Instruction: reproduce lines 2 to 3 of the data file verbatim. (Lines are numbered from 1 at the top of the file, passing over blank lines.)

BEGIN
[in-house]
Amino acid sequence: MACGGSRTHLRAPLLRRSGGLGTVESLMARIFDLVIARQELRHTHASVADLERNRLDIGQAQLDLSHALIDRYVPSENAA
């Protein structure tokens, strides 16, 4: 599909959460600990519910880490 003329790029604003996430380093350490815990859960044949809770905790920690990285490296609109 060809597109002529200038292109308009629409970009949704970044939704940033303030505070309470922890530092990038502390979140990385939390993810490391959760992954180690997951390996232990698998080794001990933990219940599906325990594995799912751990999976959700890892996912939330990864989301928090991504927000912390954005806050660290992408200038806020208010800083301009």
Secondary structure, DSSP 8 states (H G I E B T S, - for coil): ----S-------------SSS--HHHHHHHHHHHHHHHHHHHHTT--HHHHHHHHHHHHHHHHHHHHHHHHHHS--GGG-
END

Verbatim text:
Amino acid sequence: MACGGSRTHLRAPLLRRSGGLGTVESLMARIFDLVIARQELRHTHASVADLERNRLDIGQAQLDLSHALIDRYVPSENAA
């Protein structure tokens, strides 16, 4: 599909959460600990519910880490 003329790029604003996430380093350490815990859960044949809770905790920690990285490296609109 060809597109002529200038292109308009629409970009949704970044939704940033303030505070309470922890530092990038502390979140990385939390993810490391959760992954180690997951390996232990698998080794001990933990219940599906325990594995799912751990999976959700890892996912939330990864989301928090991504927000912390954005806050660290992408200038806020208010800083301009």